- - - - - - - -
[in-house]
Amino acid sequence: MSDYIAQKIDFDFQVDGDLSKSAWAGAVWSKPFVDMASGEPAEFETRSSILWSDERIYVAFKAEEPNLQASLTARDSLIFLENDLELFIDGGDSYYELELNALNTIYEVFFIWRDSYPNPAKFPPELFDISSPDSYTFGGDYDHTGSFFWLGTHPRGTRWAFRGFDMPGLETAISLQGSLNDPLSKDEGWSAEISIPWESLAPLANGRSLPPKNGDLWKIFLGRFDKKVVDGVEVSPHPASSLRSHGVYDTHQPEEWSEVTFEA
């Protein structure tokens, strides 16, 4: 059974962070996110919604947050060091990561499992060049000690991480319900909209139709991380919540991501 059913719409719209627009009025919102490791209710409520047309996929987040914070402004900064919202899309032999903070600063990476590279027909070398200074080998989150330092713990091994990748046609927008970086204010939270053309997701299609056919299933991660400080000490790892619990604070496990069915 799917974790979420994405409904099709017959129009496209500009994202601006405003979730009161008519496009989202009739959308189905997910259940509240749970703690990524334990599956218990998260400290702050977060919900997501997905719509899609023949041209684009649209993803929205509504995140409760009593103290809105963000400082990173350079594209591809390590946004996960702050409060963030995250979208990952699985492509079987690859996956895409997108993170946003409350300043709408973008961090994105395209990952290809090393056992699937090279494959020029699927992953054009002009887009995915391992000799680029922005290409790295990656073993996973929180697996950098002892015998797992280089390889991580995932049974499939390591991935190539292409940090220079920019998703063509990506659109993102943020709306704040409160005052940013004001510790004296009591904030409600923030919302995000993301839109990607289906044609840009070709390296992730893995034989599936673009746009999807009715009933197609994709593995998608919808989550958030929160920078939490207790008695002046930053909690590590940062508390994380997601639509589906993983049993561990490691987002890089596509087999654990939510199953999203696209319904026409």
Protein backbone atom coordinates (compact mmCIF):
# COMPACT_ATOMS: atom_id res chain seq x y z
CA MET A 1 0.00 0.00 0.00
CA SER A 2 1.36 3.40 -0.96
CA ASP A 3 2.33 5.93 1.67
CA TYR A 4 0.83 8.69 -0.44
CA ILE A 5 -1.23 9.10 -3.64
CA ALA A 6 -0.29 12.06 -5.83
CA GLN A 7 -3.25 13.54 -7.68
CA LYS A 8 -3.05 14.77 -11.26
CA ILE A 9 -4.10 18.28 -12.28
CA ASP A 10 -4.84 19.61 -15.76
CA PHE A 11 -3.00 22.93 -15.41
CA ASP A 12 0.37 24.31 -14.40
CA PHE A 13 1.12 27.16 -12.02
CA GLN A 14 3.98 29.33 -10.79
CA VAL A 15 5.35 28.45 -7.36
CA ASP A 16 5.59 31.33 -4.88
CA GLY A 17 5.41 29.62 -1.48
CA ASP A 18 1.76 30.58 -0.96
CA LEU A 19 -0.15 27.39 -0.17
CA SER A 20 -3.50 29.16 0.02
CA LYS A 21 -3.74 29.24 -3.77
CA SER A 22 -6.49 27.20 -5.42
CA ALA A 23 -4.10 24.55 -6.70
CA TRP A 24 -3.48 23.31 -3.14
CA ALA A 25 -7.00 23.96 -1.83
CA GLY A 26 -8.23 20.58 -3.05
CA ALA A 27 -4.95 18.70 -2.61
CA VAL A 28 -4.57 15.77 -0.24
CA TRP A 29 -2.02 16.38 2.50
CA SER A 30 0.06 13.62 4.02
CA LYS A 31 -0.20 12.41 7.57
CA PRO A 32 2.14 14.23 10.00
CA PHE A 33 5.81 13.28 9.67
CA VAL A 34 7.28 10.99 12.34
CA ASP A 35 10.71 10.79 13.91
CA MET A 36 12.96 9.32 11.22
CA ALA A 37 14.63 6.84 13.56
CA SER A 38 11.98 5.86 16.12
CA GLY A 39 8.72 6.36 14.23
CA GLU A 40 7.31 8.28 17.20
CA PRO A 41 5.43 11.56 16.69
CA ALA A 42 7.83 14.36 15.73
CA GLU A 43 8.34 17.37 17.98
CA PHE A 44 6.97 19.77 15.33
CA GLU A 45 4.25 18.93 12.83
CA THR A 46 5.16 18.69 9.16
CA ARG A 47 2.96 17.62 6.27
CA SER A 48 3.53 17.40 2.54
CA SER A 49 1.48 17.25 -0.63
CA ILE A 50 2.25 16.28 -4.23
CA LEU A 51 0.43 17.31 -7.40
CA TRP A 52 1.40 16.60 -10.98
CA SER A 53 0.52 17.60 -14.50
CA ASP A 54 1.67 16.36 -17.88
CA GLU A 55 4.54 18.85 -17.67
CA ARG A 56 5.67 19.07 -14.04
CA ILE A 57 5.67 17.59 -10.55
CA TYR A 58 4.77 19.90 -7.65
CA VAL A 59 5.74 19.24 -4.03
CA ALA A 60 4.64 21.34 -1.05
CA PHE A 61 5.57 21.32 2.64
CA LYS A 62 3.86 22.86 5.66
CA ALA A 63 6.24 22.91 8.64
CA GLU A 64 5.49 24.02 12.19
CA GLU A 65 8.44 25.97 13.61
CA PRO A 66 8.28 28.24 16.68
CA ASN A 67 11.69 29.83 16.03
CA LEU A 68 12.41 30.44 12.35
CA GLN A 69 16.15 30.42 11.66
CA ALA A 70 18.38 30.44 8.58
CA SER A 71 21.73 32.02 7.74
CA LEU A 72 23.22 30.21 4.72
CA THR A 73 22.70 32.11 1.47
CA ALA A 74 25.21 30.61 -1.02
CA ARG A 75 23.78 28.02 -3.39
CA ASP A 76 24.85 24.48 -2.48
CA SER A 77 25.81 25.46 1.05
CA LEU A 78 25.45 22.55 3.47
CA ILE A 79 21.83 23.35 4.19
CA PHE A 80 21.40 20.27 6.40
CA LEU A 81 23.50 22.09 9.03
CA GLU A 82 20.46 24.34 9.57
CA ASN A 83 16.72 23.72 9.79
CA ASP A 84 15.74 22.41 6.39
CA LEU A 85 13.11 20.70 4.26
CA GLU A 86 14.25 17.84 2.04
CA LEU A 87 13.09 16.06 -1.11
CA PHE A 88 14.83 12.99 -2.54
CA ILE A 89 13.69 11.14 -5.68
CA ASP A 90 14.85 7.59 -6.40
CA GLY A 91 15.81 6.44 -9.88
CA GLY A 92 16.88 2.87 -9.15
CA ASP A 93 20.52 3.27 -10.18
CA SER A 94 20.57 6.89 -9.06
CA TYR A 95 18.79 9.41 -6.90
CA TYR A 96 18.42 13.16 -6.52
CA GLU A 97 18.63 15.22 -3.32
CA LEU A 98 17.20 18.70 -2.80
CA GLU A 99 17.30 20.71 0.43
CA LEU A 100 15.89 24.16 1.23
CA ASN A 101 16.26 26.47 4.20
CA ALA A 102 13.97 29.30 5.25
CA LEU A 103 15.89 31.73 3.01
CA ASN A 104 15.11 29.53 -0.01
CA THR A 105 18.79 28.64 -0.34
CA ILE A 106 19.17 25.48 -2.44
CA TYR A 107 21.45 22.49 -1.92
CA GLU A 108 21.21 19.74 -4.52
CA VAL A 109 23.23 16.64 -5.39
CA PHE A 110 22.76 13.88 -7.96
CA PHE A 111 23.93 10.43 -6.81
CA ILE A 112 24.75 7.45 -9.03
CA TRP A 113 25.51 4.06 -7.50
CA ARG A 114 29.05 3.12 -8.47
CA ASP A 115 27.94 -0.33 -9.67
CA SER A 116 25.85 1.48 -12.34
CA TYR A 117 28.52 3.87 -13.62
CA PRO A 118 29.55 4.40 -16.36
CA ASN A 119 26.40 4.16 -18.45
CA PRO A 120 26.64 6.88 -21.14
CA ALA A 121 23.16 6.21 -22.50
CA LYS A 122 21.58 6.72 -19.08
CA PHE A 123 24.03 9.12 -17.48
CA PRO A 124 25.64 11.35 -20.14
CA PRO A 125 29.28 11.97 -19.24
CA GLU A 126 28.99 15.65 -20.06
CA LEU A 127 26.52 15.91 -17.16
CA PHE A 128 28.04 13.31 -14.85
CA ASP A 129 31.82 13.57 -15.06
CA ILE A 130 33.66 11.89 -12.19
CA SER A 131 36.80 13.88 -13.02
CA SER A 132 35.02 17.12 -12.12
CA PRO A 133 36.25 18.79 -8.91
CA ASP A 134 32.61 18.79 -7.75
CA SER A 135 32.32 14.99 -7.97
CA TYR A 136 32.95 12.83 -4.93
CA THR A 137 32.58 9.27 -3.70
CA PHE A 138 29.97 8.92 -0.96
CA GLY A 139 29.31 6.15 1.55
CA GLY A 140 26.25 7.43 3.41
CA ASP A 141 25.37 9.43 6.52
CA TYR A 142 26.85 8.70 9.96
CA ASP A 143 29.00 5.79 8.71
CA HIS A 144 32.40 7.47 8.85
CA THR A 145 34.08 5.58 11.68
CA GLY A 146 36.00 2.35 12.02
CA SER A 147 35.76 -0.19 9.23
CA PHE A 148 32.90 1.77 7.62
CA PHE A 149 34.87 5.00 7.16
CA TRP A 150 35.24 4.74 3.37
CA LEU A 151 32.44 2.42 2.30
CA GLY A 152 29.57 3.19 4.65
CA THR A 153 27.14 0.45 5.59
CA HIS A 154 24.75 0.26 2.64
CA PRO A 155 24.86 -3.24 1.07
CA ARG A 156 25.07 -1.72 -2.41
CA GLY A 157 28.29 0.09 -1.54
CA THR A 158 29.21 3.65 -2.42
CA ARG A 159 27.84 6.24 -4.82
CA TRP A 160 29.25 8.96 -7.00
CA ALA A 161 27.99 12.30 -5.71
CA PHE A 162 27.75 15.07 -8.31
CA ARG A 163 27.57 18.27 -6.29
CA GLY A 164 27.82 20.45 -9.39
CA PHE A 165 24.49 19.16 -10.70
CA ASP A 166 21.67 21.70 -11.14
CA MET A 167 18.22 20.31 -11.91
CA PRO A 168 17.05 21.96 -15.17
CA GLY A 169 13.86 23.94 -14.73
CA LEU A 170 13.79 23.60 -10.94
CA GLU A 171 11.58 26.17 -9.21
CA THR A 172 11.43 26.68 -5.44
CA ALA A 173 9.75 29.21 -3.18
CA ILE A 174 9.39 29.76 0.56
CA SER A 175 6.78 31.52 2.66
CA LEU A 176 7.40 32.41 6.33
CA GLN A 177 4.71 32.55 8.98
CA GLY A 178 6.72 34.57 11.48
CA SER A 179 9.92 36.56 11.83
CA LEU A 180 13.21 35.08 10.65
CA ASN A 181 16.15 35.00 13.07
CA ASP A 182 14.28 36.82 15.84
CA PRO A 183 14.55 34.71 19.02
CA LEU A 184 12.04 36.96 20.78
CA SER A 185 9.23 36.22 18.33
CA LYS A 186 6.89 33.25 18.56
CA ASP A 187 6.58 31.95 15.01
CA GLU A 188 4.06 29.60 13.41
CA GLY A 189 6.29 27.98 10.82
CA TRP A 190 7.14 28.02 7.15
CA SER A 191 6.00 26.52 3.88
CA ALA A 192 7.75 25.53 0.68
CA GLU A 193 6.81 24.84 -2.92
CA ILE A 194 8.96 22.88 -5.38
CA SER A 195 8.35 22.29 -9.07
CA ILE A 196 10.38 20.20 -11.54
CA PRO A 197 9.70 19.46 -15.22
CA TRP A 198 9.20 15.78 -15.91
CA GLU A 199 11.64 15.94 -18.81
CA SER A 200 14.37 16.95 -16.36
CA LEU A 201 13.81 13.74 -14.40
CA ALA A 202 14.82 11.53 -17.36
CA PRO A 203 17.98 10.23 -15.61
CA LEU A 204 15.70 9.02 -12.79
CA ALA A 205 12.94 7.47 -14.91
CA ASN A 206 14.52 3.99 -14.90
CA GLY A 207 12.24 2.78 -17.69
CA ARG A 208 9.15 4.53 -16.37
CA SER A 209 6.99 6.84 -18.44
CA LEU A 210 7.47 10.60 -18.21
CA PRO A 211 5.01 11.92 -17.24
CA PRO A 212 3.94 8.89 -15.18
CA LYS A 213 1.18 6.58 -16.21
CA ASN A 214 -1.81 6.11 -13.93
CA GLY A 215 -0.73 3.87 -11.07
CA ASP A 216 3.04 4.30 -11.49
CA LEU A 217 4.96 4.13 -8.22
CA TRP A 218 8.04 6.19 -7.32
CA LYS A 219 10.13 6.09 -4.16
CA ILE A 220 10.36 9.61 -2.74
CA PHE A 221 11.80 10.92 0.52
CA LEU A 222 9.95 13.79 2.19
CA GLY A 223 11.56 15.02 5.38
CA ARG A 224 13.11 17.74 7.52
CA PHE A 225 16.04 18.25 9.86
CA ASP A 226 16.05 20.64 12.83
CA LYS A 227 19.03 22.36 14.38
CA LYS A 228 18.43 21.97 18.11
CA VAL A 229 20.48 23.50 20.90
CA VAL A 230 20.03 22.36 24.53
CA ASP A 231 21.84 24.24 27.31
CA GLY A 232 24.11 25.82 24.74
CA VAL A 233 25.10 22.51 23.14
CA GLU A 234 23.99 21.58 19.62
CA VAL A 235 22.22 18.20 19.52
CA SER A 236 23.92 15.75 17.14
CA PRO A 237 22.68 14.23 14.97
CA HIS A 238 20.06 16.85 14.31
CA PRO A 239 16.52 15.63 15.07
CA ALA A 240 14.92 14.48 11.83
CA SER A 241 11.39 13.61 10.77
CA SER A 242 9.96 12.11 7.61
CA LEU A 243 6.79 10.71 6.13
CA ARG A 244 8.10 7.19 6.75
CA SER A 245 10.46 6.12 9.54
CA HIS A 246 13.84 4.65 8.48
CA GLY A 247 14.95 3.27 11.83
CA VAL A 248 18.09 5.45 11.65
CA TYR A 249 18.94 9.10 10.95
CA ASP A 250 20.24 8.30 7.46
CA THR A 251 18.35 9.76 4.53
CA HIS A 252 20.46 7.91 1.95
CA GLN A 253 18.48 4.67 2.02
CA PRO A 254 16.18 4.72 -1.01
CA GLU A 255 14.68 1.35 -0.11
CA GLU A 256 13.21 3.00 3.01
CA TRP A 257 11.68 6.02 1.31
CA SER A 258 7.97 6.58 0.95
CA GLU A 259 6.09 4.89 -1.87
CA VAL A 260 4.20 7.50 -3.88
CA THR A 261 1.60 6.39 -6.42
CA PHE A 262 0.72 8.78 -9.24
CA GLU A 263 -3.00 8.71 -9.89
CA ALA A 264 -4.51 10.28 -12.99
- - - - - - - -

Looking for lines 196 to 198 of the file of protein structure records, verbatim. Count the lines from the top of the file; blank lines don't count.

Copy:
CA SER A 191 6.00 26.52 3.88
CA ALA A 192 7.75 25.53 0.68
CA GLU A 193 6.81 24.84 -2.92